Dieting will always feel grim as the unpleasant feelings associated with hunger are caused by a certain type of hypothalamic neuron. Being 'hangry' (angry brought on by hunger) is actually an evolutionary response to tell our bodies to go and find food, say researchers.

Researchers report that it is normal to feel down or angry when dieting, as hunger releases neurons which trigger bad moods. They investigated responses to these negative moods in mice, and found that as soon as the neurons were fired in the brain, they actively started looking for food.

The researchers, writing in the report published in Nature, said: "Behavioural responses due to deviation from homeostasis are critical for survival, but motivational processes engaged by physiological need states are incompletely understood."

The study, from the Howard Hughes Medical Institute, used two sets of mice to test the theory surrounding mice and their negative feelings. Half of the mice were treated with the AGRP neuron, which triggers the unsettling sensation of hunger, whilst half were not treated with the neuron.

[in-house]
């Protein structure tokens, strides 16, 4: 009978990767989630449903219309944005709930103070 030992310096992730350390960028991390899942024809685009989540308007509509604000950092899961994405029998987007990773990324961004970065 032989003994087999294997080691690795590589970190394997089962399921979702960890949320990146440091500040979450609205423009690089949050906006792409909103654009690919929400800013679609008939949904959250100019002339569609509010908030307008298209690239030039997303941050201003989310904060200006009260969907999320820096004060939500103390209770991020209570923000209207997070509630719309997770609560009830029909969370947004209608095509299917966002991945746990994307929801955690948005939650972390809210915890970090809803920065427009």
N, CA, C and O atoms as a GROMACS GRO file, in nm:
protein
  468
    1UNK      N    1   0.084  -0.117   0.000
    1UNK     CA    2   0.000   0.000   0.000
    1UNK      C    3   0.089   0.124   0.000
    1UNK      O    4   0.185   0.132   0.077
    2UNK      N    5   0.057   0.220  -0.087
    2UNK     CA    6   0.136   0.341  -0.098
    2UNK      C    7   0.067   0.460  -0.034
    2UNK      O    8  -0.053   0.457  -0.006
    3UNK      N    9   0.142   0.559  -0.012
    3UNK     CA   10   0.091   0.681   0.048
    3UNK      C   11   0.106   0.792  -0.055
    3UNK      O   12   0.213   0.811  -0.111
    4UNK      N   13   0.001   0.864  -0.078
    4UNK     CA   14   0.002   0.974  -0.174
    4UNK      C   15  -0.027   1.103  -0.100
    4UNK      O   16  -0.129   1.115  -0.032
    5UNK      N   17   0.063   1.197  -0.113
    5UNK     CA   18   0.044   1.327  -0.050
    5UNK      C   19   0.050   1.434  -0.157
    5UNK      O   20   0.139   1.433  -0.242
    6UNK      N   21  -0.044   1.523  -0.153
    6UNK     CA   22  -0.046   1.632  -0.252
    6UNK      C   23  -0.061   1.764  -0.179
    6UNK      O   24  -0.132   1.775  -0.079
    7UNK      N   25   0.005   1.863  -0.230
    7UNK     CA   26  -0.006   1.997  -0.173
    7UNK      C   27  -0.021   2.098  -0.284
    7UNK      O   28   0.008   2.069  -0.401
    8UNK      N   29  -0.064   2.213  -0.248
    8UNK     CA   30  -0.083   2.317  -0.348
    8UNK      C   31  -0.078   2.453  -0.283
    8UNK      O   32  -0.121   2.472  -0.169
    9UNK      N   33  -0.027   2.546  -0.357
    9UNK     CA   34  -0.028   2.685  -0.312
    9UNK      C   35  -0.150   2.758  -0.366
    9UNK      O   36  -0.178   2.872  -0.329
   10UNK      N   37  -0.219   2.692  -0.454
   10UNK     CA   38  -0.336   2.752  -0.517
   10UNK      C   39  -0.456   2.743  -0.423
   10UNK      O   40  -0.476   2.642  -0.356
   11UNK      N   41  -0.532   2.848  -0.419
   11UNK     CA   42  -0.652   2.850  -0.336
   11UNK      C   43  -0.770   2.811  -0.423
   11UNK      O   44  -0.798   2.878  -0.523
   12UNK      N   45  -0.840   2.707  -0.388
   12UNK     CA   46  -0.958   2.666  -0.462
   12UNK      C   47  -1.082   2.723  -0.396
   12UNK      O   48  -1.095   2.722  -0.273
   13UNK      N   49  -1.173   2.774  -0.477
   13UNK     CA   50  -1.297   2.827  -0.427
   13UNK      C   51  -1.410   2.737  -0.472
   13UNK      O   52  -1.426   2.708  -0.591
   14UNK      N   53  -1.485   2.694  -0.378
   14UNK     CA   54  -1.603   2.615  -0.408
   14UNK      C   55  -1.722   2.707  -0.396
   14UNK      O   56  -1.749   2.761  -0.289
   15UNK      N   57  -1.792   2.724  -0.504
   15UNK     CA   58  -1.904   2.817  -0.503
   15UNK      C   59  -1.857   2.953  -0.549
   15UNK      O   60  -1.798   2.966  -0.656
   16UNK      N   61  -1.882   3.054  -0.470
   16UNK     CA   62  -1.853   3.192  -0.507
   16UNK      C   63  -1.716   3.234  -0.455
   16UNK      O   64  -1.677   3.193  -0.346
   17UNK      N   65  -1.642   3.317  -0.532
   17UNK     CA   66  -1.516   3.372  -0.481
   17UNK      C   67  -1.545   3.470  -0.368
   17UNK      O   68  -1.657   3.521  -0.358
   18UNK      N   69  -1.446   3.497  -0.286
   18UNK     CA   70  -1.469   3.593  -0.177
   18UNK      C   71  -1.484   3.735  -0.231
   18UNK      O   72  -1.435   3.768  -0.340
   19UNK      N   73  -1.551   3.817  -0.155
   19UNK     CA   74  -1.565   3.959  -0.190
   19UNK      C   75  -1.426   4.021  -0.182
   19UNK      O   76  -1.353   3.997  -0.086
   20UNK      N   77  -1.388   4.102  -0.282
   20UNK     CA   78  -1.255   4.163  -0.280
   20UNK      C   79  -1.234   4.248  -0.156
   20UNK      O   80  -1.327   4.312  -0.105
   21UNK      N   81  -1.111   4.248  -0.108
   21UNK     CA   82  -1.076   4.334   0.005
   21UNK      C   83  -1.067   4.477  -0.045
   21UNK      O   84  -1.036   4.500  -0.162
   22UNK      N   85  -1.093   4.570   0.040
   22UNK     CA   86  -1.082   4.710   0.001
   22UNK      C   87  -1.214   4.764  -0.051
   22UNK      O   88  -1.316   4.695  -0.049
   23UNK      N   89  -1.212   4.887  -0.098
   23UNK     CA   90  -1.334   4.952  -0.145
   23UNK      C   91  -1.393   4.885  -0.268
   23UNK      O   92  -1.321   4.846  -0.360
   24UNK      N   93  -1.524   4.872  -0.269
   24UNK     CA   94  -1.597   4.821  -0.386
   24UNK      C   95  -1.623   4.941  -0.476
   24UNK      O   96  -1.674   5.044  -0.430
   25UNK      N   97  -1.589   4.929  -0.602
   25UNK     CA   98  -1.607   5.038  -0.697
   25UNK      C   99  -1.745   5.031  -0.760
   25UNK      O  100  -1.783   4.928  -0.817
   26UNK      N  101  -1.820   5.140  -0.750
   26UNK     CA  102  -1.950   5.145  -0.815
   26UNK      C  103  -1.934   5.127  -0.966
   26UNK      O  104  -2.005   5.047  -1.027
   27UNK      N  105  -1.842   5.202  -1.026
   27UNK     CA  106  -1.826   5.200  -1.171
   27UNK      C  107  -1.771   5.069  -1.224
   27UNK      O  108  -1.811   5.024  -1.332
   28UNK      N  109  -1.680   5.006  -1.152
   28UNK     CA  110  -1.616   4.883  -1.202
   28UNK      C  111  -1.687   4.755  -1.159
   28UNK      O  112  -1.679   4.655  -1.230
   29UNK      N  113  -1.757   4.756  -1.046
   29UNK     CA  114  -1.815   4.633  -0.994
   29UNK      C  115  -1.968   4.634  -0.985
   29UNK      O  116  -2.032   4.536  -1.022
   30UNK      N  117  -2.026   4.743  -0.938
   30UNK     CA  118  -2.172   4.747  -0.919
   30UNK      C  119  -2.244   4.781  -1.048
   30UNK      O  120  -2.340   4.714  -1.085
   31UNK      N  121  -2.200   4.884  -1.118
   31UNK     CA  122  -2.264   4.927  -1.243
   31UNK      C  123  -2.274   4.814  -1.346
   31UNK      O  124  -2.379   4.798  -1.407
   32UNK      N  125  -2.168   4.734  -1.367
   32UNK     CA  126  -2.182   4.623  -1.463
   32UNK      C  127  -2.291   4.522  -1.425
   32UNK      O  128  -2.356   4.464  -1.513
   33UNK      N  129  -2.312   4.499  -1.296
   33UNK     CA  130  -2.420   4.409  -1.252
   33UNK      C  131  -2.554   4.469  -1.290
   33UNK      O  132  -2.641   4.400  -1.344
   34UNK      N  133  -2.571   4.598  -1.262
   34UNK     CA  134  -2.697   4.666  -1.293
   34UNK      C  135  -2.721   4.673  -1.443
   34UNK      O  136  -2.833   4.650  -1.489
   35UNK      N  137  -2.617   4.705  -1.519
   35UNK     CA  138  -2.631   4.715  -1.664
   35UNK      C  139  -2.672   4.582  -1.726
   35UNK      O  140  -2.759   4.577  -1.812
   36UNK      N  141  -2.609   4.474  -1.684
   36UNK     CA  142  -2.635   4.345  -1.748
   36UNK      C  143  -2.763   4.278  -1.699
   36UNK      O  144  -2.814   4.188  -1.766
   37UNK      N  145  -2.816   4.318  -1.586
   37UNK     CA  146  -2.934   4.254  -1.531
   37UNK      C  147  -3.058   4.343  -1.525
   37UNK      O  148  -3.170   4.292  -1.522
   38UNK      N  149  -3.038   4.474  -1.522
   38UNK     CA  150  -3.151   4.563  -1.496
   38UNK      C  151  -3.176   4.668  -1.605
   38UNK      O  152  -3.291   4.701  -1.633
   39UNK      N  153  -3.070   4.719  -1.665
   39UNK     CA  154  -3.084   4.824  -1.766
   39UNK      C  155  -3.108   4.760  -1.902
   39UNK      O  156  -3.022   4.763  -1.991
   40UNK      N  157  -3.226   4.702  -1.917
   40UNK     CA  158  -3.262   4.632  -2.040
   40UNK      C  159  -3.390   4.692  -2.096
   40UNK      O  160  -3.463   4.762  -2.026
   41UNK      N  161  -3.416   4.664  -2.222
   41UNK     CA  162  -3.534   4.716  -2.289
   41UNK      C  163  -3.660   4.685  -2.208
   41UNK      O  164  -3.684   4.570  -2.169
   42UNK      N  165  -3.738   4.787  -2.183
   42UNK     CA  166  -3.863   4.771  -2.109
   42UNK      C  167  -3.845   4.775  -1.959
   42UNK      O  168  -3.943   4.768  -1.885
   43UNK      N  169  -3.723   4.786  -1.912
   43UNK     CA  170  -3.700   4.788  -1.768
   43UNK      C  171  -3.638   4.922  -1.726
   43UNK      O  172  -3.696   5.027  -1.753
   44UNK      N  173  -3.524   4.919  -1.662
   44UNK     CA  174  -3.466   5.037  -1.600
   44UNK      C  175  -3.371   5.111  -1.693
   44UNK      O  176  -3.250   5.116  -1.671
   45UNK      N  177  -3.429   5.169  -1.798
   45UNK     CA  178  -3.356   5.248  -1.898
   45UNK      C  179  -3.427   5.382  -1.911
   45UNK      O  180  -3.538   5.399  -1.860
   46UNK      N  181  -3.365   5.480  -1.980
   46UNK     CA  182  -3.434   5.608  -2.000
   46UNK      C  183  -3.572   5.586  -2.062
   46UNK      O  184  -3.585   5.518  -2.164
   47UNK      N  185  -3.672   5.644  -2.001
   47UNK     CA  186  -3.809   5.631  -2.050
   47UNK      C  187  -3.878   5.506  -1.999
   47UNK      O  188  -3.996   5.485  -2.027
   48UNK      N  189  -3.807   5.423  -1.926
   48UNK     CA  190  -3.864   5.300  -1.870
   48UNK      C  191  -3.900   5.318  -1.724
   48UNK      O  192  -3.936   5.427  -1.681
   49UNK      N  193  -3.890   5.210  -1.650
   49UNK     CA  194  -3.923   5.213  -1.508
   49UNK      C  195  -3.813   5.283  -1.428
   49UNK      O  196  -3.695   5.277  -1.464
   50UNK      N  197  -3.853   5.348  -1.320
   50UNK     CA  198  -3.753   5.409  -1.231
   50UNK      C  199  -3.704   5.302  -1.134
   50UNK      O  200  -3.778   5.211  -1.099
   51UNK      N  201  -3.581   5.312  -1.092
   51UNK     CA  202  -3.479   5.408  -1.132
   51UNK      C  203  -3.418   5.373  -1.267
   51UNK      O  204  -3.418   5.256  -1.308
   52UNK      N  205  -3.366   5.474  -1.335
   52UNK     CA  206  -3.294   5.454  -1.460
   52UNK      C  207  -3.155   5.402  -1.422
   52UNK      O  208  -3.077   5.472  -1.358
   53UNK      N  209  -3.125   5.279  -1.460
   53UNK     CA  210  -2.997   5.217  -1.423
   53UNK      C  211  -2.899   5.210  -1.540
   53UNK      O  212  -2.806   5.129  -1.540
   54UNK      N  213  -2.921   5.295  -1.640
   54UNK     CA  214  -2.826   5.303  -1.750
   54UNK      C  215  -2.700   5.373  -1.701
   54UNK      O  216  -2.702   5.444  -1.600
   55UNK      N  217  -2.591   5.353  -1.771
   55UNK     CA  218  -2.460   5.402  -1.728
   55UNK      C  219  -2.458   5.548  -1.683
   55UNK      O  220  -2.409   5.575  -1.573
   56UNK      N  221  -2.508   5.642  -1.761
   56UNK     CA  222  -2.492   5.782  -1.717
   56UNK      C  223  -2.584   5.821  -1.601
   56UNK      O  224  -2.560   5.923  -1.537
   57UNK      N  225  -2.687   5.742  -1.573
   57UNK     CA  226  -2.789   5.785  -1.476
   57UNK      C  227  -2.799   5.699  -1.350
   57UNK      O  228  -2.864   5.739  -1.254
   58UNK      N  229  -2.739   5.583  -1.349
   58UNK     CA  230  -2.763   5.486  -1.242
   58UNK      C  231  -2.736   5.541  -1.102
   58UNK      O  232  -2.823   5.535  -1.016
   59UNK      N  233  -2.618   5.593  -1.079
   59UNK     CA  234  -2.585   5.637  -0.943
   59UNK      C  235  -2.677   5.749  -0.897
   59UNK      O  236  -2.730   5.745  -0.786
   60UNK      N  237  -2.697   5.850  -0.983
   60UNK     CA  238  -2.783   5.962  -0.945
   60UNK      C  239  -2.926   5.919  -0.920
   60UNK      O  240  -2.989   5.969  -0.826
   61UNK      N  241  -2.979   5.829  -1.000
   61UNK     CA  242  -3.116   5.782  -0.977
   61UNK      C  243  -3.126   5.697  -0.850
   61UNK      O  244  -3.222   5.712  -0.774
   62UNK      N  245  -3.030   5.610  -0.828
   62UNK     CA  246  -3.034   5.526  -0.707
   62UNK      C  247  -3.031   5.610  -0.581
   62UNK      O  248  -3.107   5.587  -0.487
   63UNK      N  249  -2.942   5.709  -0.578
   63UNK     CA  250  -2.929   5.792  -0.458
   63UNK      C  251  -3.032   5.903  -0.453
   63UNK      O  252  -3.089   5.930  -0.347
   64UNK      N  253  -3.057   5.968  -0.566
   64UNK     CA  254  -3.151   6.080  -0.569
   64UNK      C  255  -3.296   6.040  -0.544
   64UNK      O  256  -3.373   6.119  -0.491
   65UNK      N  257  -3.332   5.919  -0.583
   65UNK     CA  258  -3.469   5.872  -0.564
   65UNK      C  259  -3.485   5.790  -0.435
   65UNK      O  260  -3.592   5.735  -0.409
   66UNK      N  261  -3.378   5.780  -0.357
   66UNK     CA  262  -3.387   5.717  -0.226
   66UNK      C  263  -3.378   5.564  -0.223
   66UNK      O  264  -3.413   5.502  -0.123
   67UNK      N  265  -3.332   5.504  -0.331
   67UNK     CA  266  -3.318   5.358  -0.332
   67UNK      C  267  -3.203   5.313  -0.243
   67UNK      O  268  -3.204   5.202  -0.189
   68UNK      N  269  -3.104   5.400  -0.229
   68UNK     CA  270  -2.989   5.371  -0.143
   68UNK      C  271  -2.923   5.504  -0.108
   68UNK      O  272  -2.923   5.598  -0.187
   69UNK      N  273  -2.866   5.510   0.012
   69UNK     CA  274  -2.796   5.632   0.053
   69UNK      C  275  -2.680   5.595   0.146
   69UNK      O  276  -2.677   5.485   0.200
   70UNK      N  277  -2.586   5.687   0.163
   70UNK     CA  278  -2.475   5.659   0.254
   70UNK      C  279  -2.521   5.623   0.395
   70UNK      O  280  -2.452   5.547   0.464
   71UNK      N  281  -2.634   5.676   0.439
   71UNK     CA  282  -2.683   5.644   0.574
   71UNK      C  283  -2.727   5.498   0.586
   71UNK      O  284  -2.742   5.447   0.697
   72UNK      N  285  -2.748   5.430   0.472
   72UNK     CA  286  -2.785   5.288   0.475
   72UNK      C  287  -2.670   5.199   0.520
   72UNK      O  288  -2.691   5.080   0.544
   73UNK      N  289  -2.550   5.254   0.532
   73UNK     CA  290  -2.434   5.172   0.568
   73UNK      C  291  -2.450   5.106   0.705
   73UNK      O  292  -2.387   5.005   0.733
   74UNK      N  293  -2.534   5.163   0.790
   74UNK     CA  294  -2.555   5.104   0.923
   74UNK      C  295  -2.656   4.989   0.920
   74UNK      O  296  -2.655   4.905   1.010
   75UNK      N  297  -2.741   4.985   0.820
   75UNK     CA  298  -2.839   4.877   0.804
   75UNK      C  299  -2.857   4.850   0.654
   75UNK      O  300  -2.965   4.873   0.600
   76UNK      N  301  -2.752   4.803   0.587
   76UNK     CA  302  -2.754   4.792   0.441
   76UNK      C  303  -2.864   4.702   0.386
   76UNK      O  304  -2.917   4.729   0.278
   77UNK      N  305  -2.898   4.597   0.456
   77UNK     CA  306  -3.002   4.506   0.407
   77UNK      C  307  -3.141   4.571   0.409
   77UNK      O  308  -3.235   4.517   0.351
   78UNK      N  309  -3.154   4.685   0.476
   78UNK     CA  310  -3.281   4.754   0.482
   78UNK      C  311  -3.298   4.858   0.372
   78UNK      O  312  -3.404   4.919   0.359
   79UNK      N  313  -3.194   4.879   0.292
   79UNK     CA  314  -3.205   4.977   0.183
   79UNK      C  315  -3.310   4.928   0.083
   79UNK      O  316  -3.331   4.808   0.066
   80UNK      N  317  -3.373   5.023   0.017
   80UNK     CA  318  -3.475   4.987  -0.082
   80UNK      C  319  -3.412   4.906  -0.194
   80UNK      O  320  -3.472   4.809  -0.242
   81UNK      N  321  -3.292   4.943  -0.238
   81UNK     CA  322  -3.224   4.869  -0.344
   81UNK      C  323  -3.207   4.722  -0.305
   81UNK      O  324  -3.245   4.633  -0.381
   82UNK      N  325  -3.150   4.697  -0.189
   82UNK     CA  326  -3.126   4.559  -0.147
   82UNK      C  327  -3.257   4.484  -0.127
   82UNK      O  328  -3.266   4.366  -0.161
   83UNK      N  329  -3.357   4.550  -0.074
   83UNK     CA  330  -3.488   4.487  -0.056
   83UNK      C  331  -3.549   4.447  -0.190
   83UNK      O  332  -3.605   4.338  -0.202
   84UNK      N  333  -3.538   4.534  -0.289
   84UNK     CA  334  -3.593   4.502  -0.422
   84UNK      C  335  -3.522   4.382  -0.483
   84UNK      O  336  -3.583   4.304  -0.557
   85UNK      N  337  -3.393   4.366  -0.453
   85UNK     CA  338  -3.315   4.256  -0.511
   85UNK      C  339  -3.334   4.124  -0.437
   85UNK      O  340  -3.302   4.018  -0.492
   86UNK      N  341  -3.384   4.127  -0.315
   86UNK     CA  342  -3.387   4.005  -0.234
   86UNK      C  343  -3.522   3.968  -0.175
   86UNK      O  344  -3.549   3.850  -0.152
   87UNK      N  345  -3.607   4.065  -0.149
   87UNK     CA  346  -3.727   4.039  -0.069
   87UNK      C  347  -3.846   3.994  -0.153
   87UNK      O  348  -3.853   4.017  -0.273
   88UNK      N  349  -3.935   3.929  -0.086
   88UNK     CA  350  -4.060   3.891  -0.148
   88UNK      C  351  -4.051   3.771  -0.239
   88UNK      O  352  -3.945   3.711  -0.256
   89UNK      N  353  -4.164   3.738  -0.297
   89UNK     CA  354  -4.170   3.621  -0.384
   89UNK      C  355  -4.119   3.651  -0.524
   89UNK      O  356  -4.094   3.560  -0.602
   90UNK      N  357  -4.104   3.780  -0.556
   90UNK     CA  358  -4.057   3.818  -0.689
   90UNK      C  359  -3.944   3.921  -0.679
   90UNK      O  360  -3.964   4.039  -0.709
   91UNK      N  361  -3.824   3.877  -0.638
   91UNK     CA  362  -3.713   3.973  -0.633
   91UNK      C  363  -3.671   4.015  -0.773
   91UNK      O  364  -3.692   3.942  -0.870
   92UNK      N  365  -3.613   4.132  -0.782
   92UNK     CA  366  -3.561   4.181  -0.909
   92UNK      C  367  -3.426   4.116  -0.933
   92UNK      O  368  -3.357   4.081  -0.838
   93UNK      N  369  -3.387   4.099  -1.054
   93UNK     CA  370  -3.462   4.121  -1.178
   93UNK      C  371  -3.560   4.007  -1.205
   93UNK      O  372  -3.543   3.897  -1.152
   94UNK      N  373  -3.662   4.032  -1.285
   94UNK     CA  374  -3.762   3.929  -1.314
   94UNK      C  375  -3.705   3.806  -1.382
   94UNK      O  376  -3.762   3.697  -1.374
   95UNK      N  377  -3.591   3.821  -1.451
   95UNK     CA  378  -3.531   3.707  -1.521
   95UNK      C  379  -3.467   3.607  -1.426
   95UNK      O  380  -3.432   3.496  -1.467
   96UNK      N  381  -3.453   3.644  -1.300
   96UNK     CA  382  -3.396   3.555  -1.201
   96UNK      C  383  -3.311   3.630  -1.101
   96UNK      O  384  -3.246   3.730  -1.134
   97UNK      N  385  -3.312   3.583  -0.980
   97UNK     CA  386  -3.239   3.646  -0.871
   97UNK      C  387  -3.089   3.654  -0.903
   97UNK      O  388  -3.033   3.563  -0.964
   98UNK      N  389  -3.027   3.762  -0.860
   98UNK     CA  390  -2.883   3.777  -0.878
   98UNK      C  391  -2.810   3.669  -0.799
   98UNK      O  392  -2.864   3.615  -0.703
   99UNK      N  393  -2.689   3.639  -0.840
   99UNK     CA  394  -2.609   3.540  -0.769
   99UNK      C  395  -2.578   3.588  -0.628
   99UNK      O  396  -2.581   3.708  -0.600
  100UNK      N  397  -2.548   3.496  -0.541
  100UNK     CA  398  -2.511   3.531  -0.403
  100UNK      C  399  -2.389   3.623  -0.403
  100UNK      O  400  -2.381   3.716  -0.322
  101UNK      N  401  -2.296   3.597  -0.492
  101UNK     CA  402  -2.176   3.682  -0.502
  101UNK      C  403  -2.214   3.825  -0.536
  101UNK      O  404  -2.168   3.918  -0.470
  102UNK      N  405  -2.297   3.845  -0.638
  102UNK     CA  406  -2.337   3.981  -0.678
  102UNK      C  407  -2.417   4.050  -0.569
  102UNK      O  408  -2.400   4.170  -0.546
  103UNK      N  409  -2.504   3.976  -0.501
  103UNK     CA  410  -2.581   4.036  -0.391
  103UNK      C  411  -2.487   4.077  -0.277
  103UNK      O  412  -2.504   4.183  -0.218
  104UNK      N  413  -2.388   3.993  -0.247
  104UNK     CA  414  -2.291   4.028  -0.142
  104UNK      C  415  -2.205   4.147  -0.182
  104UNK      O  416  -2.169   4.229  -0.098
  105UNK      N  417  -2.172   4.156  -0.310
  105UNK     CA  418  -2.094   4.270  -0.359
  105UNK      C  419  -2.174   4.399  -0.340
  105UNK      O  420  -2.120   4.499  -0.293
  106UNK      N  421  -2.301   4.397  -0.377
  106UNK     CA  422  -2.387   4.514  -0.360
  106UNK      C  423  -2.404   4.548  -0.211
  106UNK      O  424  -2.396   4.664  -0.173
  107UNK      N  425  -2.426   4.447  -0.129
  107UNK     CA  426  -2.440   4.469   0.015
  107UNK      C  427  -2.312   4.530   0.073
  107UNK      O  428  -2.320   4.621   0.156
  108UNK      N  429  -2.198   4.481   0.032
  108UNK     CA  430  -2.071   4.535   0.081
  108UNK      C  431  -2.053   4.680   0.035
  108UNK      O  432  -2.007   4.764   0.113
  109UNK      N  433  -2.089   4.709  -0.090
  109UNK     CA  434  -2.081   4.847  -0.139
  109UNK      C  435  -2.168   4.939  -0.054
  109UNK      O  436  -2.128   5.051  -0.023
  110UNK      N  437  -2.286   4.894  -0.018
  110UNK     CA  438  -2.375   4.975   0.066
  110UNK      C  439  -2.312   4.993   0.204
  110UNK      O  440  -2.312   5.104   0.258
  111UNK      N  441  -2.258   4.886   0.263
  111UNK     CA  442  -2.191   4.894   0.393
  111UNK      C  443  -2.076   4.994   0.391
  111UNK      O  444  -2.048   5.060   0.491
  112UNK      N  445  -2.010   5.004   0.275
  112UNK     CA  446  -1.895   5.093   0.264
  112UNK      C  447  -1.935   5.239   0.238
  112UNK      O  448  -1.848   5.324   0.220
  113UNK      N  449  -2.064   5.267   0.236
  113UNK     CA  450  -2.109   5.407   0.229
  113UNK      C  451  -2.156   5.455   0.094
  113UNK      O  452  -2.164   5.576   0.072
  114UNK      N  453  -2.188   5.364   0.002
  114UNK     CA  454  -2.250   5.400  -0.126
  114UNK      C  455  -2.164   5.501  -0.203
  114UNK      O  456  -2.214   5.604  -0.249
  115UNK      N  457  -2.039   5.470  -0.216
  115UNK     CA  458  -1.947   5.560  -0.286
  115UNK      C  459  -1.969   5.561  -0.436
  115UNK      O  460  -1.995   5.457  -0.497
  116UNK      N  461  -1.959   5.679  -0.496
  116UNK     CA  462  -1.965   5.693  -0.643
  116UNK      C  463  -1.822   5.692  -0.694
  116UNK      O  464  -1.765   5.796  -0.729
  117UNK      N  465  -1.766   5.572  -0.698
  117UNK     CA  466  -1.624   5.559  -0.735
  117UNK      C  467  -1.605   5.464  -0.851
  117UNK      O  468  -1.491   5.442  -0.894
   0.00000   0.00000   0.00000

The results found that for the AGRP neuron group, their choice of meal was almost anything they could find. On the other hand, the mice that did not feel the effects of the AGRP neuron had time to choose their preferred dinner.

"Correspondingly, deep-brain calcium-imaging revealed that AGRP neuron activity rapidly reduced in response to food-related cues," wrote the researchers. Humans, like mice, have ARGP neurons which play a key role in managing hunger, which leads the researchers to believe the results are transferable.

Humans can only lose weight when our bodies burn more energy than it consumes. For that to happen, we have to – inevitably – endure the horrible feelings associated to hunger.